o Even if you go into your romance novel with a basic idea of what you’d like to write, take some time to look at publishers’ formulas and guidelines before you start writing. When you’ve finished your novel and are ready to submit, you are already one step ahead of the writer who didn’t bother to look at the market.
Step 4: The Hero and Heroine
1. Nowhere is the character-driven plot more essential than in romance novels. As the romance genre has evolved, the character roles have as well. Heroines were once portrayed as vulnerable, lonely women in desperate need of a man to complete them, and the heroes tended to be dominant, social climbers intrigued by the conquest of a woman beneath them. The Boston Phoenix: How to Become a Romance Novelist
2. Today the characters are more in tune with current societal roles. Whether you are writing about a futuristic vampire or one of Queen Guinevere’s handmaidens, the people in your story need to be real enough for your readers to identify with them.
3. When creating your hero make sure he is:
4. Strong, exciting and bold. Romance Factor: Romance Writing 101
5. Sensitive. How To Do Things.com: How To Write a Romance Novel
6. Attractive. WikiHow: How to Write a Romance Novel
7. Sensual and sexy. Eclectics.com: Six Ingredients of a Sensual Romance Novel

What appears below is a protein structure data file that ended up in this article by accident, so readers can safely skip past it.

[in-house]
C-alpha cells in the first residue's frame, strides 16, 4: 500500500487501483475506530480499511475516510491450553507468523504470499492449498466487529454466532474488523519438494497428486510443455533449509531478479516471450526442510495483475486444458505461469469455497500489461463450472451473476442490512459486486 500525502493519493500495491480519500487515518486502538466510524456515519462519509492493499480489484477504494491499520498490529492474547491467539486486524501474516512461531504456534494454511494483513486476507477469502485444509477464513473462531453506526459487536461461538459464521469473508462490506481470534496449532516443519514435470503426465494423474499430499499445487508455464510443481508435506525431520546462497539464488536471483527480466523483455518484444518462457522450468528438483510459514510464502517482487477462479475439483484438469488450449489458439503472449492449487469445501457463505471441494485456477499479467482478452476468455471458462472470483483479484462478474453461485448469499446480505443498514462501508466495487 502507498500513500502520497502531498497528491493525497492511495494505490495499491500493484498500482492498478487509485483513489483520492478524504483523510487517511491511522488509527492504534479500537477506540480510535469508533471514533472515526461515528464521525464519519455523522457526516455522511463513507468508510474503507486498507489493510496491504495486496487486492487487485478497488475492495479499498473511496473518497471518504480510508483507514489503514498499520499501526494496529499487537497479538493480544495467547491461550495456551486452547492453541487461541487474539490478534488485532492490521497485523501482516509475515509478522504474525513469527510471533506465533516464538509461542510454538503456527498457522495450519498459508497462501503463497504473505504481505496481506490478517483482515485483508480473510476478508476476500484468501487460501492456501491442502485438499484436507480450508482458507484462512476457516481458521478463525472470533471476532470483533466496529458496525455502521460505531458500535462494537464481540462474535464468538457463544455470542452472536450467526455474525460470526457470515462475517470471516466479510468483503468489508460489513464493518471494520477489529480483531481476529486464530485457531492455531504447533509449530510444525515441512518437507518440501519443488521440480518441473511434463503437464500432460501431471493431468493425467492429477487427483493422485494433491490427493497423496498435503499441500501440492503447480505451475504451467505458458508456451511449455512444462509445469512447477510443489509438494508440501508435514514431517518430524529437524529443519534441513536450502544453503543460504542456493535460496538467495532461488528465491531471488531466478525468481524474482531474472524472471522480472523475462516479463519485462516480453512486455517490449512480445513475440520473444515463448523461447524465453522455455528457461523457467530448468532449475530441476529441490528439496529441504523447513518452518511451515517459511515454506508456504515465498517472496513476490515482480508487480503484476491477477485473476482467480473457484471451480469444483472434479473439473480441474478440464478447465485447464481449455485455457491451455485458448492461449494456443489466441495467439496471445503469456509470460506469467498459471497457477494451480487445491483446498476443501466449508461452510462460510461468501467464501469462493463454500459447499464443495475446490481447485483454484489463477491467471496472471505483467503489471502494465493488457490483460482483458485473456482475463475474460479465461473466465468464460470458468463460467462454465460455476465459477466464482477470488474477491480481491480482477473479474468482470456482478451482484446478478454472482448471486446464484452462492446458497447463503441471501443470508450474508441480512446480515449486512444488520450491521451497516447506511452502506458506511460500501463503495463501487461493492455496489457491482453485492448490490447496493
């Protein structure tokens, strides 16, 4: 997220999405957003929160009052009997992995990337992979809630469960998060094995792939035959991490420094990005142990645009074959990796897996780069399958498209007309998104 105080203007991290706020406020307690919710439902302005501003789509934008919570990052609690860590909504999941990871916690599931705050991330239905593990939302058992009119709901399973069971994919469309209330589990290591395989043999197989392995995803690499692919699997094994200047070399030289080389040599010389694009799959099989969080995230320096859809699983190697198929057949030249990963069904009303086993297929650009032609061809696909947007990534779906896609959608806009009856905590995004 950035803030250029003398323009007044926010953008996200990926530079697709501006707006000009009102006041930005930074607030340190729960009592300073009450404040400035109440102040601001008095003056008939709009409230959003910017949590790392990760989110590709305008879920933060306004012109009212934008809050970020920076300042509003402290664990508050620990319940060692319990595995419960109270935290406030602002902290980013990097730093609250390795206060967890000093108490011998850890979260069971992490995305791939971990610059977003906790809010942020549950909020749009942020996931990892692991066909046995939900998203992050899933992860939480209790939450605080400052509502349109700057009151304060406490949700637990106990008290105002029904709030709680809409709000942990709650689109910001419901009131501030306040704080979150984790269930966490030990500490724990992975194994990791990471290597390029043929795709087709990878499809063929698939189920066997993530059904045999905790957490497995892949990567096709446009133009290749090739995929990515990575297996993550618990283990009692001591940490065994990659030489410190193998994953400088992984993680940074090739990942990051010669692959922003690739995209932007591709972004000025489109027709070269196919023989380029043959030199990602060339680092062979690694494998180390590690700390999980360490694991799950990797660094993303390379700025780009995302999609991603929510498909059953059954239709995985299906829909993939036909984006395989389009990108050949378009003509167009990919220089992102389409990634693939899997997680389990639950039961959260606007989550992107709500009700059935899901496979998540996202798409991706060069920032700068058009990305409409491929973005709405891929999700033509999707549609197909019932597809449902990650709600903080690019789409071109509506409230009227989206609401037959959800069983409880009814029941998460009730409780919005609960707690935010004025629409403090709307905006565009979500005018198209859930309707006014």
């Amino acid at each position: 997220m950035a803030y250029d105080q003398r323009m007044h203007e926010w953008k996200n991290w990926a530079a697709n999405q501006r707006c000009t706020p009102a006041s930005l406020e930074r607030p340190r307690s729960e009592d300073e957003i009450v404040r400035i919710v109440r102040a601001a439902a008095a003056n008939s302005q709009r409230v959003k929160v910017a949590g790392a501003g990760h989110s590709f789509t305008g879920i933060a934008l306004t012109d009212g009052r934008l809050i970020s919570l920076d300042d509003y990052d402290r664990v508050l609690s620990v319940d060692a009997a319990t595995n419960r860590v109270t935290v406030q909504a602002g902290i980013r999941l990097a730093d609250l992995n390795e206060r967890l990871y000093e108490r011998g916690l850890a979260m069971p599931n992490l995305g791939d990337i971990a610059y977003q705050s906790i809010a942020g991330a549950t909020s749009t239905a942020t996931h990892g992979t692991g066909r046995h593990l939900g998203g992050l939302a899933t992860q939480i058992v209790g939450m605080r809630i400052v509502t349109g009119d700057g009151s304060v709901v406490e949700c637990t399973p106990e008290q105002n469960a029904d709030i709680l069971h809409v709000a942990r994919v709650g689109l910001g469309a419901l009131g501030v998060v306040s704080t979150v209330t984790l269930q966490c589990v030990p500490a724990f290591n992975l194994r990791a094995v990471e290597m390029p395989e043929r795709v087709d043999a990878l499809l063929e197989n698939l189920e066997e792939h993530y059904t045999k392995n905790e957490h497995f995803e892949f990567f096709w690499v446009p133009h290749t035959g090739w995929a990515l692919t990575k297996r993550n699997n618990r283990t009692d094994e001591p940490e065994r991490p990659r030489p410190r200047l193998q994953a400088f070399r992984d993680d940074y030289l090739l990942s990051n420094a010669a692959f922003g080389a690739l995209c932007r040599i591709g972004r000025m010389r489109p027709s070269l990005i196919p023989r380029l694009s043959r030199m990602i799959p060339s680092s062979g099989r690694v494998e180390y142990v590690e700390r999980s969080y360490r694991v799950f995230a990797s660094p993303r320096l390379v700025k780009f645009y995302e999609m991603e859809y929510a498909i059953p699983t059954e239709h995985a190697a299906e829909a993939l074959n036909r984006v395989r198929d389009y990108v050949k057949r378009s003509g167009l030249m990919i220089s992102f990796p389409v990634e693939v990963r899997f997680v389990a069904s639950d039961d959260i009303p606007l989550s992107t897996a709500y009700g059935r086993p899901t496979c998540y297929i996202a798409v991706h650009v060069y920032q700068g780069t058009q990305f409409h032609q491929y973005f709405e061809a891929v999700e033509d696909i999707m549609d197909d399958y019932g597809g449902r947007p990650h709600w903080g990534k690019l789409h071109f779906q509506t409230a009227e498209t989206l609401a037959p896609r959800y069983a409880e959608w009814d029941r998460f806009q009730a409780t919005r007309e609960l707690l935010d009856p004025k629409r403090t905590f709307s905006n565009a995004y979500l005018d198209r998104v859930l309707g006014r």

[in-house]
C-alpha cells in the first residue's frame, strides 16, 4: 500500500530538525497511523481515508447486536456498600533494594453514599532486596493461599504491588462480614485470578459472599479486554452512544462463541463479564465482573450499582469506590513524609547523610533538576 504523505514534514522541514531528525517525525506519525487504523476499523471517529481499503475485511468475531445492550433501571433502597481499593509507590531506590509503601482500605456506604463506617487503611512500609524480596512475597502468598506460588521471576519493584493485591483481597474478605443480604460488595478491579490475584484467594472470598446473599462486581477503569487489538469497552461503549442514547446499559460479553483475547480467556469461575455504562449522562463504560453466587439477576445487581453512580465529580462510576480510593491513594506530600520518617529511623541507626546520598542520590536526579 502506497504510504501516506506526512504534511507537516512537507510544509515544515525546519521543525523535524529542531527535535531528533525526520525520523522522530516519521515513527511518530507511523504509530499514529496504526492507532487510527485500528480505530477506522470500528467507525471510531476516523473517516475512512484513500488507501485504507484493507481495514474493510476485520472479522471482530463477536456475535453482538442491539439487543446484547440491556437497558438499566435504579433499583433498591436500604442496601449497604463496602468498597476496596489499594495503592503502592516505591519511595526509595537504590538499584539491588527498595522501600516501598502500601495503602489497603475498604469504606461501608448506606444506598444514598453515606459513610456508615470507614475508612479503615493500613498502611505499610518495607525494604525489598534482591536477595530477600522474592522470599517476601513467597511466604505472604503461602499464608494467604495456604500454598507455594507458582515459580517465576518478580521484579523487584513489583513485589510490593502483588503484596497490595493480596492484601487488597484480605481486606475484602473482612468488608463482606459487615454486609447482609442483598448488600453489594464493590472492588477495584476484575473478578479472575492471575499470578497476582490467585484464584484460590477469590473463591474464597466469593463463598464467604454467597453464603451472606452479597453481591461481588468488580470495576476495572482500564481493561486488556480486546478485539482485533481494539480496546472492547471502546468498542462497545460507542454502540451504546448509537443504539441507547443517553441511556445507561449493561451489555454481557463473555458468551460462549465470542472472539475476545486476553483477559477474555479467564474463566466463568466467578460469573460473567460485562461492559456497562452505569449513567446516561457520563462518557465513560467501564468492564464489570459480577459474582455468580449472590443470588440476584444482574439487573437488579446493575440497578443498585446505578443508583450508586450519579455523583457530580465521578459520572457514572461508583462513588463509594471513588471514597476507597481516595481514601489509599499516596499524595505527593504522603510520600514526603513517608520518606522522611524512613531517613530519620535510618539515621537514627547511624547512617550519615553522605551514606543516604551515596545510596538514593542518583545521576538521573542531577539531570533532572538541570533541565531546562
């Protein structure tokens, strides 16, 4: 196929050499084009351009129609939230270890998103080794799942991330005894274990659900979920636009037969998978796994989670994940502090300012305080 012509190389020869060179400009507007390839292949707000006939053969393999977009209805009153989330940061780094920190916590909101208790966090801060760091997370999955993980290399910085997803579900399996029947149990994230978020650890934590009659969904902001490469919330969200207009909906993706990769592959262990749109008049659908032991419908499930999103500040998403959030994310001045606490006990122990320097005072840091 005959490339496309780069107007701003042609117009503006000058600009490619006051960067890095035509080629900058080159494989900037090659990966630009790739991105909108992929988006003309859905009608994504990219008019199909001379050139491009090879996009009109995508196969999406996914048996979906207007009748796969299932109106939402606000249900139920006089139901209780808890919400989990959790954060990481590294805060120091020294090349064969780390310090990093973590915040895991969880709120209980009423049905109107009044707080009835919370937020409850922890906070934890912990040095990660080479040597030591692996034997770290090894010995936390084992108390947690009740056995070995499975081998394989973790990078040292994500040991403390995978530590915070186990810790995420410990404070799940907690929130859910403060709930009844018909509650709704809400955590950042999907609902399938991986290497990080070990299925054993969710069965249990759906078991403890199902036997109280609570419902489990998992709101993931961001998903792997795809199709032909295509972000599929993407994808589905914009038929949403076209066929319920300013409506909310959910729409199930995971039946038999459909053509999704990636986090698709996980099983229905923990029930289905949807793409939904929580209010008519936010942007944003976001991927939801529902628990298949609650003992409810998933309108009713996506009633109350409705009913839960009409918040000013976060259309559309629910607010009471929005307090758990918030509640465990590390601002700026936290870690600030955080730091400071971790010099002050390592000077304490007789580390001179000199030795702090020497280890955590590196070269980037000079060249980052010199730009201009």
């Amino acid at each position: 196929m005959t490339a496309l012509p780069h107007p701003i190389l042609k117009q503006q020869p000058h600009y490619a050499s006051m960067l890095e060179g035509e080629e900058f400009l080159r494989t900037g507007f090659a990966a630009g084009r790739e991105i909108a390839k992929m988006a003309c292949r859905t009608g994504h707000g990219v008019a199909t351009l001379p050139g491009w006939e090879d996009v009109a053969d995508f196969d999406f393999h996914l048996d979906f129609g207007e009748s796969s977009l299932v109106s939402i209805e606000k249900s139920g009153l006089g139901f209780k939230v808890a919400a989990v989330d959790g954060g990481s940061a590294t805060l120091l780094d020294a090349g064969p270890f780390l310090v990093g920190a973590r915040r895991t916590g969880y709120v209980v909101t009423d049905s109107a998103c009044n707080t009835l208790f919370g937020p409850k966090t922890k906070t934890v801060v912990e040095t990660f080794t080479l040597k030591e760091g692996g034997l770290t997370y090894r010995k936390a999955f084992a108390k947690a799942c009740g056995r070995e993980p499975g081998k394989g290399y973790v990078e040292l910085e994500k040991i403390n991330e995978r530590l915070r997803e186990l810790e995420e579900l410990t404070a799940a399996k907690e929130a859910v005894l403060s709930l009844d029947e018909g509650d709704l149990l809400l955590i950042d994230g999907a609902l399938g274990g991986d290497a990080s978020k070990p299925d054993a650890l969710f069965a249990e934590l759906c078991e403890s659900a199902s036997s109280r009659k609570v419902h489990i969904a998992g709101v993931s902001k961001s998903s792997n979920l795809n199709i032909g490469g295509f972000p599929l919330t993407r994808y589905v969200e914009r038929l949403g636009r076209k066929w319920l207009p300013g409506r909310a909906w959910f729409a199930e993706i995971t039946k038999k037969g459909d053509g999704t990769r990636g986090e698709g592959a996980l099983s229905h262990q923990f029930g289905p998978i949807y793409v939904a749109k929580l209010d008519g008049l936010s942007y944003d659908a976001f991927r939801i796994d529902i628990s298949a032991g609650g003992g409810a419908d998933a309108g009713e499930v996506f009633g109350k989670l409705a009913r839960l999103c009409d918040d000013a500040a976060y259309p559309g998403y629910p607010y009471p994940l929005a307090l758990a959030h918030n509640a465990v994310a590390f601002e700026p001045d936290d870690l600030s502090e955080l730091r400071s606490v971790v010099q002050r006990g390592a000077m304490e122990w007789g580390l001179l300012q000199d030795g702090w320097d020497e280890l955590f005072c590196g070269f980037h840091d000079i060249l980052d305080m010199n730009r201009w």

8. Realistically flawed. WikiHow: How to Write a Romance Novel If he is 100% perfect, there is no way he’ll be believable.
9. Everything your heroine fantasizes about in a man. Eclectics.com: Six Ingredients of a Sensual Romance Novel
o You’ll want heroines who are:
11. Attractive, even if she doesn’t know or believe she is attractive. Romance Factor: Romance Writing 101
12. Independent and self-reliant. Eclectics.com: Six Ingredients of a Sensual Romance Novel
13. Smart and spunky. How To Do Things.com: How To Write a Romance Novel
14. Sensitive, but not vulnerable. How To Do Things.com: How To Write a Romance Novel
15. Not too desperate to have a man in her life. How To Do Things.com: How To Write a Romance Novel
16. Unafraid to speak her mind when needed. Eclectics.com: Six Ingredients of a Sensual Romance Novel
17. Motivated by an inner-drive. Romance Factor: Romance Writing 101
18. Imperfect, as long as it doesn’t detract from her character.
19. Someone the hero is willing to do anything to get. Romance Factor: Romance Writing 101
o On top of your main characters, you’ll want to add in a few secondary characters like friends and family members. Always remember that your secondary characters should never outshine your main characters. Romance Factor: Romance Writing 101
Step 5: The Intimate Parts